There’s a long history of artists honoring Earth Day. In 1970, when the day was first initiated by what was then a grass-roots movement to bring awareness to environmental degradation, Robert Rauschenberg designed a poster featuring a bald eagle set against images of junk yards, contaminated landscapes, and polluted cities. Released in an edition of 10,300, the sales benefitted the American Environment Foundation in Washington, D.C.
This year, in honor of the 50th anniversary of Earth Day, Jenny Holzer continued the tradition.
Holzer collaborated with the gallery Hauser & Wirth and the Brooklyn nonprofit Powerhouse Arts on a special-edition screen print featuring one of her famous Truisms, “ALL THINGS ARE DELICATELY INTERCONNECTED,” rendered in swooping, shimmering calligraphy. The phrase has appeared in her work since the 1970s: She has displayed it in some form or another on a sign above New York’s Times Square, on the side of a Japanese bus and in between Ford and Budweiser ads in a baseball stadium.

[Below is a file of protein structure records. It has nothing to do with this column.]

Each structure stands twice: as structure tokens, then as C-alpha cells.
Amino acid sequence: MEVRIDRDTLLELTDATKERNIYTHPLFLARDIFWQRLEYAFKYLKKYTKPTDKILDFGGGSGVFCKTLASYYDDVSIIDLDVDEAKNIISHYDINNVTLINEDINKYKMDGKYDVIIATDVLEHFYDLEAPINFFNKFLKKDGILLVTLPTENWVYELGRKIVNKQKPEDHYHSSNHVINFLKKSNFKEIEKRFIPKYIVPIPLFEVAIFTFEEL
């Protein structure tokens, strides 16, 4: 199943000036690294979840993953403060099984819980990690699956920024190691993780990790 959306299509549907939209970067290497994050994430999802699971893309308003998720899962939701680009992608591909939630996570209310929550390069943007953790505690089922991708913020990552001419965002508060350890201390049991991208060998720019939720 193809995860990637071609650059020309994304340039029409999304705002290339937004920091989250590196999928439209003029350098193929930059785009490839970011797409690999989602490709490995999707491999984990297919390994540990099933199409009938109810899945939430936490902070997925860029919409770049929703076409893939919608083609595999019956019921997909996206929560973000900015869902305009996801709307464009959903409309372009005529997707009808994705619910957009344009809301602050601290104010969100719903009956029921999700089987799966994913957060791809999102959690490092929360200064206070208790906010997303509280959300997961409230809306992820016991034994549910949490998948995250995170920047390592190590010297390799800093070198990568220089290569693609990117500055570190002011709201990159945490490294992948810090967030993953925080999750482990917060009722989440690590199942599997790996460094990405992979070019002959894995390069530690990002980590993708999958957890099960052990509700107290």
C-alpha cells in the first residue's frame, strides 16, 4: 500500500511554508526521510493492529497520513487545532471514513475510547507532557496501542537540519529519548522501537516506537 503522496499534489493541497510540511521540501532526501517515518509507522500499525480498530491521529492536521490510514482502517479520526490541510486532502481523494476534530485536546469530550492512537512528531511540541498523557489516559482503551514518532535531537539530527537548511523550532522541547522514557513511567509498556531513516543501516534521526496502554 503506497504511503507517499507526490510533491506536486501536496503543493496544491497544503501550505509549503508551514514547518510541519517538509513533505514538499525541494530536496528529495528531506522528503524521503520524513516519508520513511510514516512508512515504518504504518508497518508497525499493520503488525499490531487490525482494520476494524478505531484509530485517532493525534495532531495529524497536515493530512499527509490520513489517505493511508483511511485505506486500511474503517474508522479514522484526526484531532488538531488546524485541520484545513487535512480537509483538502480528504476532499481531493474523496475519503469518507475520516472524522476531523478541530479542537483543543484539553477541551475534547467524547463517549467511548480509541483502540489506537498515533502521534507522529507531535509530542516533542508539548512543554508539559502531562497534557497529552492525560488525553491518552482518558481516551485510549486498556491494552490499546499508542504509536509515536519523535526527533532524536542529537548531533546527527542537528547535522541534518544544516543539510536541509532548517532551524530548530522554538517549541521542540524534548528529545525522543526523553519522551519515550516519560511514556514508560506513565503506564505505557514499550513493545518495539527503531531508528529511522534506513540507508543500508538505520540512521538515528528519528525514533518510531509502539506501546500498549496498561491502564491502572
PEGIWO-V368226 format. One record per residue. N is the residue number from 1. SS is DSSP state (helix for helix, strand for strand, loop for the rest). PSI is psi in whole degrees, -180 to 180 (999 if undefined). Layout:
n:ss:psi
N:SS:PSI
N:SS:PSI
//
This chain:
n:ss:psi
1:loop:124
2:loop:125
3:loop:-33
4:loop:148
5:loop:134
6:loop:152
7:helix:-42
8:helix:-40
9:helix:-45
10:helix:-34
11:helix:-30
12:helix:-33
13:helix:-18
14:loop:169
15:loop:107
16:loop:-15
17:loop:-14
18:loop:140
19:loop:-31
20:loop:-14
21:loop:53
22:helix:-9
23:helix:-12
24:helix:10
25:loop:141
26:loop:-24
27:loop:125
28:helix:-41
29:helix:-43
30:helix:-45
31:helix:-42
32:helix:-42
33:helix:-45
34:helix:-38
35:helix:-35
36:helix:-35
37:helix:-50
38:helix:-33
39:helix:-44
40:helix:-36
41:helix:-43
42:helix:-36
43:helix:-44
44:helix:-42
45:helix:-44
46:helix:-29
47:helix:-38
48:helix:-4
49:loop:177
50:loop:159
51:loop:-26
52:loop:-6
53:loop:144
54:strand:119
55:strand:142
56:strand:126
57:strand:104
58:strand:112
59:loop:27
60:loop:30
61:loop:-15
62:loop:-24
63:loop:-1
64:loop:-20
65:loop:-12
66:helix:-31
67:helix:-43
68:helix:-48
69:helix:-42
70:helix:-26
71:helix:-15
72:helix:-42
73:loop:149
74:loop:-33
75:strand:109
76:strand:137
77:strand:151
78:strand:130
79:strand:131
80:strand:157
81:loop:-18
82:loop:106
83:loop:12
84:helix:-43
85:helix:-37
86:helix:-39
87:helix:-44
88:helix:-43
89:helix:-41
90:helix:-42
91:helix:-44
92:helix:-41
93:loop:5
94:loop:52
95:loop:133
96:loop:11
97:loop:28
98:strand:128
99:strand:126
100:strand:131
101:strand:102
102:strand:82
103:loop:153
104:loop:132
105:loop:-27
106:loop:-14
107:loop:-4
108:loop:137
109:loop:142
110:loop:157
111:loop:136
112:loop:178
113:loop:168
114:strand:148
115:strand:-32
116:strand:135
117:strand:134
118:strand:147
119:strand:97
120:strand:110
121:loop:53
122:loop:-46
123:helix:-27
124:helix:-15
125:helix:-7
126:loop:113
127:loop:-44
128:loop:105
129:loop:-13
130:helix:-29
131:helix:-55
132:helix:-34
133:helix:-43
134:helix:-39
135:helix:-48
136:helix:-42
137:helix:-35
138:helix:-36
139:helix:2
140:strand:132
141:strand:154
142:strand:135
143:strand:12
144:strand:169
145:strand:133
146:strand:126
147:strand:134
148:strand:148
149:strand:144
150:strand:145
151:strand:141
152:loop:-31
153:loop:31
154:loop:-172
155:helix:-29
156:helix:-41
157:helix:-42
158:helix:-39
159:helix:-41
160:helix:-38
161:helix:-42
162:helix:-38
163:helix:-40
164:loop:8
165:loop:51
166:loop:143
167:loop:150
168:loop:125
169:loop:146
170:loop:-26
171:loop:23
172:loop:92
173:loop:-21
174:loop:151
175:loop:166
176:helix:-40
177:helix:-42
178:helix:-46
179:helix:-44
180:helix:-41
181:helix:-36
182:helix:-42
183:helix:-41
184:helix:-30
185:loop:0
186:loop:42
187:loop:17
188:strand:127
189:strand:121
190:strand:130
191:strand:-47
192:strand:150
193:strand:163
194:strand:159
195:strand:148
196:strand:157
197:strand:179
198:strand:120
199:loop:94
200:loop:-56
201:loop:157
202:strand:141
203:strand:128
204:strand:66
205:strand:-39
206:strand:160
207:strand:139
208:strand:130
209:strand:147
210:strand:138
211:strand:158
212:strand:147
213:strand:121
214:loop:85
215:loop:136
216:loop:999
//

Made in an edition of 100 that sold out in less than two hours, each print was made with pewter ink and palladium leaf on Coventry Rag paper. The proceeds from each sale will be split in half and donated to two organizations: 50% goes to the COVID-19 Solidarity Response Fund for the World Health Organization, and 50% goes to Art for Acres, a land conservation initiative supported by members of the artistic community.
Holzer’s expressions have always meant to provoke questions and initiate the process of self-reflection. The one-liners are simple, often contradictory, sometimes funny, occasionally a kind of gut punch. During a pandemic, some of them sound almost a little too on the nose: “BOREDOM MAKES YOU DO CRAZY THINGS,” for one, or especially, “GOVERNMENT IS A BURDEN ON THE PEOPLE.”
“ALL THINGS ARE DELICATELY INTERCONNECTED,” feels like a gentle reminder as much as it does a warning.